The UK has paid £2.3bn to the EU after losing a long-running trade dispute, with the amount including £1bn in interest, which leave many aghast as the UK is battling a cost of living crisis.
The government announced the figure in a Written Ministerial Statement before recess next week.
The chief secretary to the Treasury, John Glen, confirmed the payment in a written statement to the Commons.
“Whilst the UK has now left the European Union and this is a legacy matter from before our departure, the government is keen to resolve this long-running case once and for all and is committed to fulfilling its international obligations,” he told MPs.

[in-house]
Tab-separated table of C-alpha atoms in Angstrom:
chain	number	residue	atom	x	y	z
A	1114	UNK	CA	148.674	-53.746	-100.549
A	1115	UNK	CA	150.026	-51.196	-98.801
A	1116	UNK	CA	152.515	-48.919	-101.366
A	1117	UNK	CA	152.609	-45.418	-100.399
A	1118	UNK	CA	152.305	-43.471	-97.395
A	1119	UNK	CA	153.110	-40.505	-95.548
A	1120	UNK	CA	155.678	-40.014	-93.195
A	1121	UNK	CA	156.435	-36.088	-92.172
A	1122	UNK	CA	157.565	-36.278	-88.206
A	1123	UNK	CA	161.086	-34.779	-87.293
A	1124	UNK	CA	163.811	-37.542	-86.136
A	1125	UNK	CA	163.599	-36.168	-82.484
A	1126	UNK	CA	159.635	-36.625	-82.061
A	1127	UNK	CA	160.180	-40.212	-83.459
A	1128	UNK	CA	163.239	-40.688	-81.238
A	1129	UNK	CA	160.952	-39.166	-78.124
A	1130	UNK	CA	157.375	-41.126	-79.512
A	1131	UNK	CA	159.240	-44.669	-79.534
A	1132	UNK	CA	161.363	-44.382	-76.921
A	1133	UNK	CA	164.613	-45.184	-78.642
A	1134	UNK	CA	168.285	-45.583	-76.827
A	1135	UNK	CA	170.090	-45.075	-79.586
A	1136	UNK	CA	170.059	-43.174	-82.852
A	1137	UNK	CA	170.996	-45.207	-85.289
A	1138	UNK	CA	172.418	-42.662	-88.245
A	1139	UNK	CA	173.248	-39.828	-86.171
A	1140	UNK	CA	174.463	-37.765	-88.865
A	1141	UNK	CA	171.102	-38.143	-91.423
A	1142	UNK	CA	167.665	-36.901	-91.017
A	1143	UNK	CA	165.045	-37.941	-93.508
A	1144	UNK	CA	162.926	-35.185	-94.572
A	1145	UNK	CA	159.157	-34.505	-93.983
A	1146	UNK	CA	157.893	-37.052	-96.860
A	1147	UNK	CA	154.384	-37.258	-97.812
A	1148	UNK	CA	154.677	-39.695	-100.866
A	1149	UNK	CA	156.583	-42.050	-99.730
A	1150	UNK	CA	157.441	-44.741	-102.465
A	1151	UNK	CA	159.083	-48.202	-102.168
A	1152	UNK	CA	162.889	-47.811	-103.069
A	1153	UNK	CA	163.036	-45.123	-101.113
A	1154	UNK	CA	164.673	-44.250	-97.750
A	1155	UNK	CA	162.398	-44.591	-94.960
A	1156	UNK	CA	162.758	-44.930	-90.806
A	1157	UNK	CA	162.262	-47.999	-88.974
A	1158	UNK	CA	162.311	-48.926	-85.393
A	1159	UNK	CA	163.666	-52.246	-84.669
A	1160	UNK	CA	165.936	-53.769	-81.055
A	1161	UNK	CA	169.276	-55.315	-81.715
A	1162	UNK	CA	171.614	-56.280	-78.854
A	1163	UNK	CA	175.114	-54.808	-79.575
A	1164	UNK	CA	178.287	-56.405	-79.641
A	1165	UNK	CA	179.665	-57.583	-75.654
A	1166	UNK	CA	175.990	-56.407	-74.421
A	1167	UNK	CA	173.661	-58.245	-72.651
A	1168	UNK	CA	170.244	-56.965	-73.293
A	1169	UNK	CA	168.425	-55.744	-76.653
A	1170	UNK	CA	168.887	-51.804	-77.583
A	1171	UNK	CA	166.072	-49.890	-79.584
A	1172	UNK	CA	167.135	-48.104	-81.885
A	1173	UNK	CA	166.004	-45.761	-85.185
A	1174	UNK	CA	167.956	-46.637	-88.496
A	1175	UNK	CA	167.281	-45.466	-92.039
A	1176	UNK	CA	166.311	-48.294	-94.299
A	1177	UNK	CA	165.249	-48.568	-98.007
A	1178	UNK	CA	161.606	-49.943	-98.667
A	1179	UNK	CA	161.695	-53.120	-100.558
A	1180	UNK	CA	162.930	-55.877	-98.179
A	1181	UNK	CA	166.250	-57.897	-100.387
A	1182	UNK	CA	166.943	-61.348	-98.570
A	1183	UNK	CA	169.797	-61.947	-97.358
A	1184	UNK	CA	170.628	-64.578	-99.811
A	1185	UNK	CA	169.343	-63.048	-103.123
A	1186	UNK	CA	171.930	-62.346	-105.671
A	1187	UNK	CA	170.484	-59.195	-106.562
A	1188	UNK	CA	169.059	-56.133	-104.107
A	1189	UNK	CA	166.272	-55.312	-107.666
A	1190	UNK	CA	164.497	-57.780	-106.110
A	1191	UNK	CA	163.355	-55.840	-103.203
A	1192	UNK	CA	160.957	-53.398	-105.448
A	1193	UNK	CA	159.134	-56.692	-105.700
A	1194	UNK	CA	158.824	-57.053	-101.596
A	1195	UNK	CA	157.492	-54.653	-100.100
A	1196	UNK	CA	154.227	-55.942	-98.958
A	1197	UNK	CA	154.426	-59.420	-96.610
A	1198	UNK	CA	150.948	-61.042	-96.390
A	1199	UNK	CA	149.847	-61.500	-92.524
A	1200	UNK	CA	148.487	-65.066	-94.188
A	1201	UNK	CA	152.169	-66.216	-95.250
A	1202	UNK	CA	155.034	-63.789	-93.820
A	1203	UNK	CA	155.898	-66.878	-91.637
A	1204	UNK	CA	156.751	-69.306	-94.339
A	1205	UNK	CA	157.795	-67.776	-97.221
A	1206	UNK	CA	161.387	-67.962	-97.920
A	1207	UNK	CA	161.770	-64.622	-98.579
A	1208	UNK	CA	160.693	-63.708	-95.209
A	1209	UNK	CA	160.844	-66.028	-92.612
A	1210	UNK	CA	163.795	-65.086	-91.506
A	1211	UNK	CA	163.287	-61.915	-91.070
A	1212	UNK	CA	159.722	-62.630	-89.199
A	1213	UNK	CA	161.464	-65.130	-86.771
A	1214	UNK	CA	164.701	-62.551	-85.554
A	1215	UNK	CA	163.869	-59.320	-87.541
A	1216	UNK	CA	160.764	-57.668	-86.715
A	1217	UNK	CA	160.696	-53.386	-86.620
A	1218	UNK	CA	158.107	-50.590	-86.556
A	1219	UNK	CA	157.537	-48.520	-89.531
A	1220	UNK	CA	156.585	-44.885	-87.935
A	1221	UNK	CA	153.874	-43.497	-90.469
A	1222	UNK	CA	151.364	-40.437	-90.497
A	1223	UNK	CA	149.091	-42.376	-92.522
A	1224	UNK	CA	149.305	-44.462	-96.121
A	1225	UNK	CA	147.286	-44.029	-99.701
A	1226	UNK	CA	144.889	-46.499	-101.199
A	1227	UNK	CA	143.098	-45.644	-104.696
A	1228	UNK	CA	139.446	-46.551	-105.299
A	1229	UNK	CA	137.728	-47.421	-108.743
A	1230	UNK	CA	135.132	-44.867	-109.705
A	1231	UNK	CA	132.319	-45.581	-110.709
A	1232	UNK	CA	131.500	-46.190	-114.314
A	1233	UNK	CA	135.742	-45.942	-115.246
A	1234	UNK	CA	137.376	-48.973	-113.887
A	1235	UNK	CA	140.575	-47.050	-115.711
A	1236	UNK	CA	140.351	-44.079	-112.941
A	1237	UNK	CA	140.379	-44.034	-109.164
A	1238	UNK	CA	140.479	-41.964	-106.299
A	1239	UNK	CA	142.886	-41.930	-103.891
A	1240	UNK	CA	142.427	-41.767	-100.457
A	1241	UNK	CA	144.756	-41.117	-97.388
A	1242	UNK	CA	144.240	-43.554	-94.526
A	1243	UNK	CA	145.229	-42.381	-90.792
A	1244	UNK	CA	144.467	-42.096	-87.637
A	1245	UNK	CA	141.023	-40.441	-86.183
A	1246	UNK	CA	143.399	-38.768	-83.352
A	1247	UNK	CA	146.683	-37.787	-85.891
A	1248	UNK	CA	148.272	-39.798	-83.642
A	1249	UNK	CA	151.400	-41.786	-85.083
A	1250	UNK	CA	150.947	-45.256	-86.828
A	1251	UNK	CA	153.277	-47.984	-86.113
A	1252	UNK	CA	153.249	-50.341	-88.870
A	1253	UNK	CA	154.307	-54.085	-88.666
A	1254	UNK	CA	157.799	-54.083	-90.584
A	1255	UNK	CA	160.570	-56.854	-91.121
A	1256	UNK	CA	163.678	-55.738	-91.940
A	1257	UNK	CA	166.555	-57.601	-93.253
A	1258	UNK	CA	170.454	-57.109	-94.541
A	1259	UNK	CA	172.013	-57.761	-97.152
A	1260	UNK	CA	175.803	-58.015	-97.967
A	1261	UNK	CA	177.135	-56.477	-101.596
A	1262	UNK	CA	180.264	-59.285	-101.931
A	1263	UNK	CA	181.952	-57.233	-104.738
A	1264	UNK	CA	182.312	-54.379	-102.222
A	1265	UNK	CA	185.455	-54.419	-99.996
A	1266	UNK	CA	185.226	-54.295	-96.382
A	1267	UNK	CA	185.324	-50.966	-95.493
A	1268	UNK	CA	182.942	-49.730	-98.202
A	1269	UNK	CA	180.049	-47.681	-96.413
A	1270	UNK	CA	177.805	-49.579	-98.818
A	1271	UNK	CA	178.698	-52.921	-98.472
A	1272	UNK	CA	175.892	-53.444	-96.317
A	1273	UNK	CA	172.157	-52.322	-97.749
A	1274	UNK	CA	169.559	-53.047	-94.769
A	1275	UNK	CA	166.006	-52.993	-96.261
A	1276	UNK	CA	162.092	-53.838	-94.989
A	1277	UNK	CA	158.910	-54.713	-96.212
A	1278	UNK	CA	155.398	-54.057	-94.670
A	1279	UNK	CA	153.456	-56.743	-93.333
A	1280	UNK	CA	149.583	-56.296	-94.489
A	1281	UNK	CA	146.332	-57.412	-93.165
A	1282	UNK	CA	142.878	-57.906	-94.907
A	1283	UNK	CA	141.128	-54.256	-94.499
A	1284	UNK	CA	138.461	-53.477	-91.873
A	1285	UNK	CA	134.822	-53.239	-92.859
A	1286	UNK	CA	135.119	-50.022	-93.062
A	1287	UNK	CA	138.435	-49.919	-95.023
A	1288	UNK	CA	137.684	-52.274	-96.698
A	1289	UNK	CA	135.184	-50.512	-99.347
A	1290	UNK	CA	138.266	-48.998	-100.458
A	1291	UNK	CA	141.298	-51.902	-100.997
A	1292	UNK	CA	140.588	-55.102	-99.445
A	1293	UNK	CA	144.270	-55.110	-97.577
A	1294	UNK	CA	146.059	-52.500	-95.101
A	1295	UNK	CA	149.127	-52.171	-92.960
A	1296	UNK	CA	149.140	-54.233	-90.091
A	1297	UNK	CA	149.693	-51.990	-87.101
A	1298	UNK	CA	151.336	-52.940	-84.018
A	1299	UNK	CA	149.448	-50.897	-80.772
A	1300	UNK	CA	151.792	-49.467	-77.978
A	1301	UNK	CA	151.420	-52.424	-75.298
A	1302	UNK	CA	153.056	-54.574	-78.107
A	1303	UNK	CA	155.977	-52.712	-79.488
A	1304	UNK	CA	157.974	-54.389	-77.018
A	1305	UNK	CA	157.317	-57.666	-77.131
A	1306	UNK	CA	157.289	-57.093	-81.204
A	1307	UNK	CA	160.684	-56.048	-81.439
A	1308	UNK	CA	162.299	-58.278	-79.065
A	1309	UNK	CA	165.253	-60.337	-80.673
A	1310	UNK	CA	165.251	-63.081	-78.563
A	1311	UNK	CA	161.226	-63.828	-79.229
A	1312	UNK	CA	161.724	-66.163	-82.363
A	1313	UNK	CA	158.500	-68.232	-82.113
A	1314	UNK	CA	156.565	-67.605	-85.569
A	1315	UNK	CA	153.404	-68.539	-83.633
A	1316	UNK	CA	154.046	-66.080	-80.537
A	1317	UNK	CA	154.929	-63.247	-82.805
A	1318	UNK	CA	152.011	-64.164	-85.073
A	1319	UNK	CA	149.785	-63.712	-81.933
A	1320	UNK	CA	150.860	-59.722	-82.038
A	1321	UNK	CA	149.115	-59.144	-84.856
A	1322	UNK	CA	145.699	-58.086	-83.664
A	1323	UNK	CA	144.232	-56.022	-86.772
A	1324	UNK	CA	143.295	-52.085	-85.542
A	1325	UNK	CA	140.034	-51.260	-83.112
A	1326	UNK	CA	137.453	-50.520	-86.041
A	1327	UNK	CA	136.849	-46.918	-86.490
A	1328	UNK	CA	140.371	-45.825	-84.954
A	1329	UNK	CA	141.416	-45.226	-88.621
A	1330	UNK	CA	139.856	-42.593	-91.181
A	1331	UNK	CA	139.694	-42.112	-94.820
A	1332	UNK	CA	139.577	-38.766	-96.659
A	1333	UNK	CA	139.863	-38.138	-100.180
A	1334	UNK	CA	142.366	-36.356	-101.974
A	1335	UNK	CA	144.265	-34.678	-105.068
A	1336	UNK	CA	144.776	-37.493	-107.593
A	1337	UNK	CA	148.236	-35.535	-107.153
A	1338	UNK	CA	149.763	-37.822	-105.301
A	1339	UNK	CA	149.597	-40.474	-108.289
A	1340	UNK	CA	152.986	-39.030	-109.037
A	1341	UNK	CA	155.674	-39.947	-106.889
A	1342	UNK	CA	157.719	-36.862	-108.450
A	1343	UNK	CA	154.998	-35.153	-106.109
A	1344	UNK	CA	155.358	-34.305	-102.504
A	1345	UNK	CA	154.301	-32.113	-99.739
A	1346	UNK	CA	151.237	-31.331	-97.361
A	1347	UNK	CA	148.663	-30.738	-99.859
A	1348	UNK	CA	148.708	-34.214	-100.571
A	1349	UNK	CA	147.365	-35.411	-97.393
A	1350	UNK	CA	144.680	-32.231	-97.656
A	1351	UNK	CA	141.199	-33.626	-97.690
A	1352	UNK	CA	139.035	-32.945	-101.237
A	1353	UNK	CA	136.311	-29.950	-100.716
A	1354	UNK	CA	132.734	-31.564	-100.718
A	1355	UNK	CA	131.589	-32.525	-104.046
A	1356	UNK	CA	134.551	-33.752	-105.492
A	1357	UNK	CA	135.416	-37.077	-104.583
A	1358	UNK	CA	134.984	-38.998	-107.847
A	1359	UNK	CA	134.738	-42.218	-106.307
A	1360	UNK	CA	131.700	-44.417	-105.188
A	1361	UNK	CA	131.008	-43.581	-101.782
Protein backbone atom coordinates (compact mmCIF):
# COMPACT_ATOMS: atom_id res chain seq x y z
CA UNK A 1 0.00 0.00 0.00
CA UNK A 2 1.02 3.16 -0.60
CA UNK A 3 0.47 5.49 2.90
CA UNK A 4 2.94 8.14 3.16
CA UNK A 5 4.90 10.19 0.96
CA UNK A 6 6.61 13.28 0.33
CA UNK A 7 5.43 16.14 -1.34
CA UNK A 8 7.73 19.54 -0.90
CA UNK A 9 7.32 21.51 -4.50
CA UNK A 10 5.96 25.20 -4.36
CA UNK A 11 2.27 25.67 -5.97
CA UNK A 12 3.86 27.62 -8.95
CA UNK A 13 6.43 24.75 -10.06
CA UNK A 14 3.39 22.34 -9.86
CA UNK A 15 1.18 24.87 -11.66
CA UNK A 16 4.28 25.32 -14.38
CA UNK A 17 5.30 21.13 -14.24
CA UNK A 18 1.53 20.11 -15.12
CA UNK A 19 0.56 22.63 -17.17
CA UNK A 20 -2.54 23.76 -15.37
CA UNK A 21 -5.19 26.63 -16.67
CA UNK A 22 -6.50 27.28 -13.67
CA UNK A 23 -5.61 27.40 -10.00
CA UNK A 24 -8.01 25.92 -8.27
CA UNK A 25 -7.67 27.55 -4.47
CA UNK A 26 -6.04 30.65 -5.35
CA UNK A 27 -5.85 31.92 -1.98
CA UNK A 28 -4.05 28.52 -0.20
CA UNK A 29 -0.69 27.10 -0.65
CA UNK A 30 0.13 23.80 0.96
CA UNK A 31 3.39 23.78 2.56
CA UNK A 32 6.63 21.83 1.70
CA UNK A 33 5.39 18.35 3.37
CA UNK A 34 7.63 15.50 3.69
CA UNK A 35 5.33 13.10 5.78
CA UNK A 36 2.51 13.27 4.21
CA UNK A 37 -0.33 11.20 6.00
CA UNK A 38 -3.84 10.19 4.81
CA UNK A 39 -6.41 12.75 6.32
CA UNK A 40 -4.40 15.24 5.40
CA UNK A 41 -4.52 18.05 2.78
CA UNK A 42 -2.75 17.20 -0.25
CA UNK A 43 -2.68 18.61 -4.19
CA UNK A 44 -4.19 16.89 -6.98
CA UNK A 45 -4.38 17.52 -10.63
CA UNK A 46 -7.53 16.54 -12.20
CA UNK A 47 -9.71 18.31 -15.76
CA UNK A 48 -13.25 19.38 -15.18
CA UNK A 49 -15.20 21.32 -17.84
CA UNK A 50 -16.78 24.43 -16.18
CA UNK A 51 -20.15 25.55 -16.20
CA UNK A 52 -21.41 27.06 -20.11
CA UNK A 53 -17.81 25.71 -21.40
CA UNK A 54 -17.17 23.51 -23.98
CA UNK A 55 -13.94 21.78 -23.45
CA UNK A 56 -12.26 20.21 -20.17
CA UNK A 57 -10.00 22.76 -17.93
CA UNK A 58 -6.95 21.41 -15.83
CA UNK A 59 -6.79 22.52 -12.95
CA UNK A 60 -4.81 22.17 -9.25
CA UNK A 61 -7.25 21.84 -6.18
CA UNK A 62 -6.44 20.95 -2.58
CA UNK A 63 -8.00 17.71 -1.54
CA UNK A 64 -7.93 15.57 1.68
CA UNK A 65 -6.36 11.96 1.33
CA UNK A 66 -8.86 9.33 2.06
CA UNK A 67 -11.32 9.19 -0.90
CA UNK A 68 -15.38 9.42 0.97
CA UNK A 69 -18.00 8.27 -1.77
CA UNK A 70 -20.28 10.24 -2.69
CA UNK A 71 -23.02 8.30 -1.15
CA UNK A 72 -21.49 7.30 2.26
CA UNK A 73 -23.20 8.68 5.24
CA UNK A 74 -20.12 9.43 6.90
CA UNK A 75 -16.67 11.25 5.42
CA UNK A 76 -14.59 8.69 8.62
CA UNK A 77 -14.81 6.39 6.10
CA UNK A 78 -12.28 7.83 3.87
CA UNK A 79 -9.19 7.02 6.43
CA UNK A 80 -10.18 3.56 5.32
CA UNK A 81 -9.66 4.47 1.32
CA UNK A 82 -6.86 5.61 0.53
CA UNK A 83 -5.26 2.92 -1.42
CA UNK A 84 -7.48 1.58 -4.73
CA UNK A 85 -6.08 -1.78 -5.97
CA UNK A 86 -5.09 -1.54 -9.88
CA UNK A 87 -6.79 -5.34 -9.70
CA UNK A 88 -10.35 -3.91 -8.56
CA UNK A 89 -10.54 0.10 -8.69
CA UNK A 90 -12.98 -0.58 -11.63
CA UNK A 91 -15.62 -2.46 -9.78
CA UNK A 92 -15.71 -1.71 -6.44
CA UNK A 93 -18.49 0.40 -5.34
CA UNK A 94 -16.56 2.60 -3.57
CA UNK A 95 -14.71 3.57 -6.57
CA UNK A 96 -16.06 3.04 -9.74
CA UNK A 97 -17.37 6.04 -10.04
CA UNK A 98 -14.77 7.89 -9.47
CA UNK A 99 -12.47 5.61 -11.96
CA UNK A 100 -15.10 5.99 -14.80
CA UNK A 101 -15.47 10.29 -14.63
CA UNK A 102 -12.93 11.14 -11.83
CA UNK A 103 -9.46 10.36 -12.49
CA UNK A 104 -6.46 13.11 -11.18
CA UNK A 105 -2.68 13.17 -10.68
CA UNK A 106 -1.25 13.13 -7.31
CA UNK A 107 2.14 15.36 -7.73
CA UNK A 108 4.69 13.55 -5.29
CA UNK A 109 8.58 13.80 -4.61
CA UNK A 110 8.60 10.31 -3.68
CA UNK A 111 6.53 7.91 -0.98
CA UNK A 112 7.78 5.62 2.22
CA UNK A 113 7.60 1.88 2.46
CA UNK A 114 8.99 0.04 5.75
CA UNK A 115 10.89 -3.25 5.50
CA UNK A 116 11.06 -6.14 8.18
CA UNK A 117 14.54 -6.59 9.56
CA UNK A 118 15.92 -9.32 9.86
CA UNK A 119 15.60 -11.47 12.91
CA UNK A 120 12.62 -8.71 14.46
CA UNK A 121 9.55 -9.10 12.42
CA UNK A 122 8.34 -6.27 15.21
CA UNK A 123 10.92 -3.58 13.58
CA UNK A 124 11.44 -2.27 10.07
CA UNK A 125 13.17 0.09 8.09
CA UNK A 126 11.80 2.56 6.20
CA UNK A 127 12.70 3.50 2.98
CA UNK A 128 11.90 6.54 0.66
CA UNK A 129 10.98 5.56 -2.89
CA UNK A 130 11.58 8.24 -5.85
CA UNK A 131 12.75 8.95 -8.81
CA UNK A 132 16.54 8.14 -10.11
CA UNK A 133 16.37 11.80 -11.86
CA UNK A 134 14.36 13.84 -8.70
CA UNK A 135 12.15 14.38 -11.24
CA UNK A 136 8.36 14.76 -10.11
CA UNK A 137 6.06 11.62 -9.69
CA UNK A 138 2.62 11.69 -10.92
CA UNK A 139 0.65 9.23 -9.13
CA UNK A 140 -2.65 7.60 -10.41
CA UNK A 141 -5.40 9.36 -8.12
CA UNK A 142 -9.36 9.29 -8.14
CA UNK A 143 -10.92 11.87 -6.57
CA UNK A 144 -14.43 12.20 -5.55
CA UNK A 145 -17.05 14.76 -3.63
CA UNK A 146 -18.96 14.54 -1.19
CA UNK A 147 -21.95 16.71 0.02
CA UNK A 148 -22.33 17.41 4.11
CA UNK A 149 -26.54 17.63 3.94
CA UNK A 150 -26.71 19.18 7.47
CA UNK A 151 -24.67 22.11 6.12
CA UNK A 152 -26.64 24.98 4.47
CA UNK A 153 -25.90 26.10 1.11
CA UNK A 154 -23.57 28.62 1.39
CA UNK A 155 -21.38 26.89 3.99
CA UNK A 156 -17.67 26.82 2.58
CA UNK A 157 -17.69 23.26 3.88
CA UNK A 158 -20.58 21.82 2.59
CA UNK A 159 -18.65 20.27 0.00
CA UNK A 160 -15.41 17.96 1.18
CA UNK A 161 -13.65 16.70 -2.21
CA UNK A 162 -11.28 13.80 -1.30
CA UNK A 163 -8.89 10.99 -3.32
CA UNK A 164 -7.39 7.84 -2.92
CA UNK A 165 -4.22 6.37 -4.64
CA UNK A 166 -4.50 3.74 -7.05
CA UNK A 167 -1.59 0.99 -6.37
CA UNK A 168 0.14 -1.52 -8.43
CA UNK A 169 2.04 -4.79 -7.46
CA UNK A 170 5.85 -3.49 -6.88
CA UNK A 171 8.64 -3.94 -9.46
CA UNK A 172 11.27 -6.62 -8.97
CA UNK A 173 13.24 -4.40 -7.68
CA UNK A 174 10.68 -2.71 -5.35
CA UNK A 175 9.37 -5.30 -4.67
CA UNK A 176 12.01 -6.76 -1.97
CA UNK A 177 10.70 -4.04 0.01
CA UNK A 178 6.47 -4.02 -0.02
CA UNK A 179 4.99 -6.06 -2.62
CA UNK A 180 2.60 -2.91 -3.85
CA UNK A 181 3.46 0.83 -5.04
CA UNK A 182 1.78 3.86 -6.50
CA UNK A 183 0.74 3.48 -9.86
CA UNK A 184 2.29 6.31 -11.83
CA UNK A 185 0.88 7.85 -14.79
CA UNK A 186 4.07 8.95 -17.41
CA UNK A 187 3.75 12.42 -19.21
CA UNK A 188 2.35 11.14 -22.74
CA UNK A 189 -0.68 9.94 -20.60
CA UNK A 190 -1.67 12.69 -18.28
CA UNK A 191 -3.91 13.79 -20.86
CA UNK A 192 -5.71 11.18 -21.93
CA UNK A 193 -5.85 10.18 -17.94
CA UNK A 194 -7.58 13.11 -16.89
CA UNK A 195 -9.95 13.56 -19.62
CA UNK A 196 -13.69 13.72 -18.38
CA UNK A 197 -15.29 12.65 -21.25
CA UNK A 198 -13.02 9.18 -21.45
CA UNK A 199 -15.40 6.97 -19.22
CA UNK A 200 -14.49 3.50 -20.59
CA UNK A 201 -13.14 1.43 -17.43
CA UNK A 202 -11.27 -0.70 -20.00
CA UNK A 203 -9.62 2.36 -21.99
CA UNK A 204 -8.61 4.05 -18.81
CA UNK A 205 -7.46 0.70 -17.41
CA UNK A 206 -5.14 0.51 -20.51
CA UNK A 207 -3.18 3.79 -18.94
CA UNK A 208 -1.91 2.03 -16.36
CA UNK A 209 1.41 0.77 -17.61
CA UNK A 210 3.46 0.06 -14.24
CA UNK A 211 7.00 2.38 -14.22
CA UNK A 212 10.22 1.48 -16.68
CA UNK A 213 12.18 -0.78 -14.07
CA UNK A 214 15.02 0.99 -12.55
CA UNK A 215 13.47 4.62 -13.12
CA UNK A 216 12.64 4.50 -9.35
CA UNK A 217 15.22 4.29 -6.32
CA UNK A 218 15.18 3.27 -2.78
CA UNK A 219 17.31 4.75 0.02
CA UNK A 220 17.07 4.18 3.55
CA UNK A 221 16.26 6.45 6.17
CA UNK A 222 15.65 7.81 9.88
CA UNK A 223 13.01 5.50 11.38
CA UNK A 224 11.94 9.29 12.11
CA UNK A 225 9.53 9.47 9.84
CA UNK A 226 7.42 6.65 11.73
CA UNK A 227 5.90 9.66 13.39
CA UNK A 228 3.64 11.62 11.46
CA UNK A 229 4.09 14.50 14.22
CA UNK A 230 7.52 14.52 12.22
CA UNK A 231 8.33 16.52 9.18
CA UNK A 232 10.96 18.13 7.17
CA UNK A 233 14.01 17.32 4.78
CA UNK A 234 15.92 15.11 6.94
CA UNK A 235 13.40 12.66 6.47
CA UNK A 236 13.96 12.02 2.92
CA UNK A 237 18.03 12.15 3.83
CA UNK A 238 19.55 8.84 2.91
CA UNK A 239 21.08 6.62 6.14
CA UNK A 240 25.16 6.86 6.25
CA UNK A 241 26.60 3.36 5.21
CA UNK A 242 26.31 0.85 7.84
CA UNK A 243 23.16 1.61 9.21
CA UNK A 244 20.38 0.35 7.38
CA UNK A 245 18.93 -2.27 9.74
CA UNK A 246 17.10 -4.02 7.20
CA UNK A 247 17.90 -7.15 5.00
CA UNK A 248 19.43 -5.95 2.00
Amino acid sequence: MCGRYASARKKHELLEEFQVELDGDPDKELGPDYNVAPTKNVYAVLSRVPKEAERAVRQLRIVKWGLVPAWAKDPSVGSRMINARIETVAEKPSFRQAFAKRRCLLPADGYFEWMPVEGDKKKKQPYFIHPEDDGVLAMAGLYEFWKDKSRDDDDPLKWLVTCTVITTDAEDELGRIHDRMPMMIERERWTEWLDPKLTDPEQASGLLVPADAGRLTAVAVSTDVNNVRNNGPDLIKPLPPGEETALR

The payments relate to a disagreement over the importation of Chinese textiles and footwear between 2011 and 2017
At the time of the offences the UK was still part of the European Union.
Asked if the bill was a good use of taxpayer money, a Downing Street spokesperson said: “It is a legacy issue from our time as part of the EU.
“The payment brings a long-running case to an end and protects UK taxpayers from the risk of further legal proceedings and a potentially bigger bill – so it was the right thing to do.
“Now we are out of the EU and can make our own laws.”
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